• Because graphic organizers are visual representations of the information contained in the texts, students are better able see and understand relationships among concepts.
higher order thinking skill compare and contrast
Higher Order Thinking Skill:Compare and Contrast
  • Compare: asking students to identify the details that show how 2 or more ideas/concepts/items are alike, what are the commonalities.
  • Contrast: asking the students to identify how 2 or more ideas/concepts/items are different, the dissimilarities.
  • Graphic organizers used for the higher order thinking skill of comparing and contrasting:
    • Comparison Matrix
    • Frayer Model
    • Continuum Spectrum
higher order thinking skill classifying
Higher Order Thinking Skill:Classifying
  • Being able to classify objects or ideas is a higher order thinking skill that requires students to manipulate information and ideas in order to reach a deeper understanding of their meaning and implications.
  • Graphic organizers used for the higher order thinking skill of:
    • Tree Branching
    • T- Chart
    • Concept Map
higher order thinking skill creating metaphors
Higher Order Thinking Skill:Creating Metaphors
  • Metaphors help challenge students to use higher level thinking skills to construct deeper understanding.
  • Being able to justify the connections made encourages students to be more creative in their thinking and to verbalize the comparisons.
  • Graphic organizers for the higher order thinking skill of creating metaphors::
    • Three Column Chart
    • T-Chart
    • Flow Chart
higher order thinking skill creating analogies
Higher Order Thinking Skill:Creating Analogies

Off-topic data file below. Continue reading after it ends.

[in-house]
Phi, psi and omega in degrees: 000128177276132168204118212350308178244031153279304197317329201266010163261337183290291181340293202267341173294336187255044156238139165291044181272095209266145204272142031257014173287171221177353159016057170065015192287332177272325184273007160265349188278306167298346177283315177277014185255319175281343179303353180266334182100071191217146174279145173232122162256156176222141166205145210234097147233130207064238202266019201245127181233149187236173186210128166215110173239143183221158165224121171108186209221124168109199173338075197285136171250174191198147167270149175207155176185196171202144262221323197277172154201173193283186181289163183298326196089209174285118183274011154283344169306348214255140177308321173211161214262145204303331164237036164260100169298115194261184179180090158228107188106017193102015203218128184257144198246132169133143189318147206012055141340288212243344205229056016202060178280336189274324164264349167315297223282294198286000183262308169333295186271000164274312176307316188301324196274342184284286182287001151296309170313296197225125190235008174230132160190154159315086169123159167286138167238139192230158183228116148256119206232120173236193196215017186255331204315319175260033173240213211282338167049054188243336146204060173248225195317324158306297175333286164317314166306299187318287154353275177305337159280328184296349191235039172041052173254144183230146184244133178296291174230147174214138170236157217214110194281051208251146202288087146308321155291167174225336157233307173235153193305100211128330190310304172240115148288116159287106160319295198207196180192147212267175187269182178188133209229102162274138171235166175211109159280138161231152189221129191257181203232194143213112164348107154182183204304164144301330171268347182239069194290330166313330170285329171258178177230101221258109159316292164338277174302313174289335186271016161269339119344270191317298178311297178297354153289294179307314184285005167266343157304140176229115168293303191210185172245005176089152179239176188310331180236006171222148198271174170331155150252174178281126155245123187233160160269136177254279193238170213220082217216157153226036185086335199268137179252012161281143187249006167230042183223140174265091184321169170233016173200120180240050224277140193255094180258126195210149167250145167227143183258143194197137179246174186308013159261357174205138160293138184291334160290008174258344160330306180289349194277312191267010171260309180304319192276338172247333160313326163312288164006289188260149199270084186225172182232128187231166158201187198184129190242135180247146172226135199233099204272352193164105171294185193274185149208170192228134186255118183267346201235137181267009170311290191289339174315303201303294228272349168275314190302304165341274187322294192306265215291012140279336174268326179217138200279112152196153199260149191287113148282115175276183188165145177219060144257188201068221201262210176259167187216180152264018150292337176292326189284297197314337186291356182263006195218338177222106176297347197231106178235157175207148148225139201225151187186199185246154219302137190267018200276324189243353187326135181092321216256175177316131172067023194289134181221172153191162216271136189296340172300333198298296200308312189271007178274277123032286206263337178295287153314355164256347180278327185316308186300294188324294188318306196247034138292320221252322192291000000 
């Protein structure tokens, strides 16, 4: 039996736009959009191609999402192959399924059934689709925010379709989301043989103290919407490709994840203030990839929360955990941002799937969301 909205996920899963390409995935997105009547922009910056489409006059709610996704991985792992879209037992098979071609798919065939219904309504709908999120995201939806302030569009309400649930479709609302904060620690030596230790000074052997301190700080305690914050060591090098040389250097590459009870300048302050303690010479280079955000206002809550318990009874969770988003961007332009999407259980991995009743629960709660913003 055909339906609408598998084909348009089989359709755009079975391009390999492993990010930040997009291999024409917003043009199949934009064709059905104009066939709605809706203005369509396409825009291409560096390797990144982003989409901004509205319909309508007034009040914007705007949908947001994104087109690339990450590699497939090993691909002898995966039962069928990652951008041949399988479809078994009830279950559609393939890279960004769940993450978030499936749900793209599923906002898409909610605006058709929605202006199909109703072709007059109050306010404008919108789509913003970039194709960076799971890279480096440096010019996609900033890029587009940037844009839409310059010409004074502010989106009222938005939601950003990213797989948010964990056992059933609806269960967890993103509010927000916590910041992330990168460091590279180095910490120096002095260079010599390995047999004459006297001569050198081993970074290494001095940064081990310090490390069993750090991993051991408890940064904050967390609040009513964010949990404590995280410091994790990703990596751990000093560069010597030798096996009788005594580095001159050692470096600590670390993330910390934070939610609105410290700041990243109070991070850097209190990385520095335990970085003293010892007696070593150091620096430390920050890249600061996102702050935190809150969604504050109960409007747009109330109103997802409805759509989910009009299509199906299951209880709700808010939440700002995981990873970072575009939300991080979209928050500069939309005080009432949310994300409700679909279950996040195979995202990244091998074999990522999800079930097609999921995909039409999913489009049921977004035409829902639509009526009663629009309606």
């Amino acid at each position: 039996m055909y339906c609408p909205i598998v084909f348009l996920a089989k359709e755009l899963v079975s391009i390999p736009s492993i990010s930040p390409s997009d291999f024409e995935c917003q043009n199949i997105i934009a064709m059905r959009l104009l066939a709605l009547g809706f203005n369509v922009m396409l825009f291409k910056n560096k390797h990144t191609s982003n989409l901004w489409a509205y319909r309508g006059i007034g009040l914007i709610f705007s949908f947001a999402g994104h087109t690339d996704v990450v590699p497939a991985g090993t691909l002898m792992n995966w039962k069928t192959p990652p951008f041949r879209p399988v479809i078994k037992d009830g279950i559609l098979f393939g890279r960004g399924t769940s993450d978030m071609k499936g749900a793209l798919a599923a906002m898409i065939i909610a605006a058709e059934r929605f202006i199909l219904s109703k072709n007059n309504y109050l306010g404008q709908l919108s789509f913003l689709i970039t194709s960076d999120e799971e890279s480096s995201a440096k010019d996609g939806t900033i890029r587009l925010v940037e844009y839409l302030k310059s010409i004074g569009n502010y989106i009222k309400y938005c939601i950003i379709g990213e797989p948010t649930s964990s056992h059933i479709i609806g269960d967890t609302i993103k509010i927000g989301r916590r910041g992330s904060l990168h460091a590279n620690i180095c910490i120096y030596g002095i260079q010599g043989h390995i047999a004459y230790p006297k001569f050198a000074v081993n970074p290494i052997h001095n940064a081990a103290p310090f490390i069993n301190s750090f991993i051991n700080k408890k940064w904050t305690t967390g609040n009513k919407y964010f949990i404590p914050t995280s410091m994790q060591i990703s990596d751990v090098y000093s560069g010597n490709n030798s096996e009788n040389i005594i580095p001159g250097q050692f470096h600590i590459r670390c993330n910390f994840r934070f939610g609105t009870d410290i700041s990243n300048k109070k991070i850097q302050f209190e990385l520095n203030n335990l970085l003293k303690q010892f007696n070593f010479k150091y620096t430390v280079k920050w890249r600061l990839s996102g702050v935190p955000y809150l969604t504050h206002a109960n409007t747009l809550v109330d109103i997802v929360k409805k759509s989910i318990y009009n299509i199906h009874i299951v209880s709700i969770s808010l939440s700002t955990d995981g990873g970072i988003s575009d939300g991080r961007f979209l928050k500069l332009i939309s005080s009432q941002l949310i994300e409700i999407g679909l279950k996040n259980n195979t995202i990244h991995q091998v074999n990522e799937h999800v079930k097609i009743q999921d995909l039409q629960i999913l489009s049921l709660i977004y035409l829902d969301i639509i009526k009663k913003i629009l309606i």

• Analogies are used to reveal the relationships between 2 unrelated objects or ideas.
  • Analogies are a great way to improve analytical thinking as they require the student to look create and look for relationships between familiar and new concepts.
  • Graphic organizers for higher order thinking skills of creating analogies:
    • X is to Y as A is to B
    • Bridge Map
    • Web Organizer

According to Kim and Reeves (2007), “the results of the cognitive activities of learners should be the consequences of constructing knowledge ‘‘with’’ computer tools rather

than learning ‘‘from’’ computer tutorials in a manner previously structured

by someone else.”


Anderson, L. W., & Krathwohl, D. R. (Eds.). (2001). A taxonomy for learning, teaching and assessing: A revision of Bloom's Taxonomy of educational objectives: Complete edition, New York : Longman.

Bloom, S.B., Krathwohl, D.R., & Masia, B.B. (1956). Taxonomy of educational objectives:The classification of educational goals. New York: Longmans.

Kim, B. & Reeves, R. C. (2007). Reframing research on learning with technology: in search of the meaning of cognitive tools. Instructional Science, 35(3), 207-256.

Learning-theories.com - knowledge base and webliography. (n.d.). Retrieved fromhttp://www.learning-theories.com/

Ozcelik, E. & Yildirim, S. (2005). Factors influencing the use of cognitive tools in web-based learning environments: A case study. The Quarterly Review of Distance Education, 6(4), 295–308.

Resnick, L.B. (1987). Education and learning to think. Washington, DC: National Academy Press.

Shim, J. E., & Li, Y. (2006). Applications of Cognitive Tools in the Classroom. In M. Orey (Ed.), Emerging perspectives on learning, teaching, and technology. Retrieved <insert date>, fromhttp://projects.coe.uga.edu/epltt/

Suarez, K. (2011). Graphic Organizers and Higher Order Thinking Skills with Nonfiction Text . Walden University